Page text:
© Joe Canning. All Rights Reserved.
We said Grace today and gave thanks.
I saw the carefree face of my grandchild.
Her little chin rested on the table-cloth,
at times she’d gaze at the ceiling, surveying.
My good woman of forty years was in motherly mode.
Old school was she, no room in the kitchen for others.
We waited patiently as she lilted an old ballad.
I drifted momentarily to a once hated potato field.
I looked at Teresa, opposite. An innocent of six years.
She fidgeted, waiting for another of granny’s dinners.
I sensed the waft of onion gravy although lost in time.
I was seeing Teresa in a clay field of the nineteen fifties.
I was back there with my siblings. Labouring to exist.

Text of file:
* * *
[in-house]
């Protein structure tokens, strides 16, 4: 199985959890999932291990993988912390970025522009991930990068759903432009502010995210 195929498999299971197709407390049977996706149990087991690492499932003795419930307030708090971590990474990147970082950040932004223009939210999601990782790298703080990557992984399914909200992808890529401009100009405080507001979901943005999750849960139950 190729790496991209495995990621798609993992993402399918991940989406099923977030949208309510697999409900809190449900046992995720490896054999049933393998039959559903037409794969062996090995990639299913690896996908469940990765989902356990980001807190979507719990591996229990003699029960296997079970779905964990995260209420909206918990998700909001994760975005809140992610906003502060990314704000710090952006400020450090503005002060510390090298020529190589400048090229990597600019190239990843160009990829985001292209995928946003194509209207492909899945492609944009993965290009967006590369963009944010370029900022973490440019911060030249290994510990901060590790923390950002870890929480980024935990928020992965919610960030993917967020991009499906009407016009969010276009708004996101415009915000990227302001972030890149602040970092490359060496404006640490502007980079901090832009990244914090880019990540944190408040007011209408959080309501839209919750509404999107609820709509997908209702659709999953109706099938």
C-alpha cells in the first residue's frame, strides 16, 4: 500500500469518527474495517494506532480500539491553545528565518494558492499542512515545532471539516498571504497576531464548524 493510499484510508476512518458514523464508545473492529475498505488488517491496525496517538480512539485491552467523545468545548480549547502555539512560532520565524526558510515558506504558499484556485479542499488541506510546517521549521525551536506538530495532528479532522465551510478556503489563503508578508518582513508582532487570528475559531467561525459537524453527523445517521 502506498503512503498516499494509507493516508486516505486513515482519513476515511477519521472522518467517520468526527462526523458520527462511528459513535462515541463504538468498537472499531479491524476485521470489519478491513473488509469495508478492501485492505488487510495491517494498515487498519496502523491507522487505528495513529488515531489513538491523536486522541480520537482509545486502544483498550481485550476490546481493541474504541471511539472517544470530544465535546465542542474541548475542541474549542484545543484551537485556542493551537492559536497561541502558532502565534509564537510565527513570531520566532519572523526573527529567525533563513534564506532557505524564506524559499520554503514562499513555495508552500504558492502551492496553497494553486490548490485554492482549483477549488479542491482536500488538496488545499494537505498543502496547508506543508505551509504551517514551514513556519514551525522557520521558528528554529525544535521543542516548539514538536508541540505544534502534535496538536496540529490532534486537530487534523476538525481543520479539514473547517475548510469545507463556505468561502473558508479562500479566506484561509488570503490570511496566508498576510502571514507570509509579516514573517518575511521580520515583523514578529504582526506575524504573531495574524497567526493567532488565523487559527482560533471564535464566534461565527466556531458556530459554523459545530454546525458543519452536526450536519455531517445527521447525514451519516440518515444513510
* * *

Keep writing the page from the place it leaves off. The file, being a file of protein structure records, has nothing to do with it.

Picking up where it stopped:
Necessary toil to keep the wolves from our doors.
Little backs at breaking point in a mucky Donegal field.
A littler older than Teresa but not by many years.
Tired, busy, terrified of the farmer’s rasping tongue.
The stooping, the burning acidity generated in the throat.
Learning that a pinch of brown earth swallowed gave relief.
The weight of wooden baskets bowing our growing bones.
The rush covered pits where we emptied the cribs.
The earth covered sod that held the protective rush in place.
Grazed legs, runny noses, frozen fingers, exhausted little voices,
“I want my Mammy,” “I want my Daddy,” and “I want to go home.”
I emerged from my daydream. I looked at an adorable fidgeting child.
Both of us anticipating Grandma’s shout of, “Come and get it.”
I recalled my earlier thought. “Thank God Teresa never knew those times”.
It was a hard-earned dinner back then when kids had dirty fingernails.
Photo: The site of a disused clay pit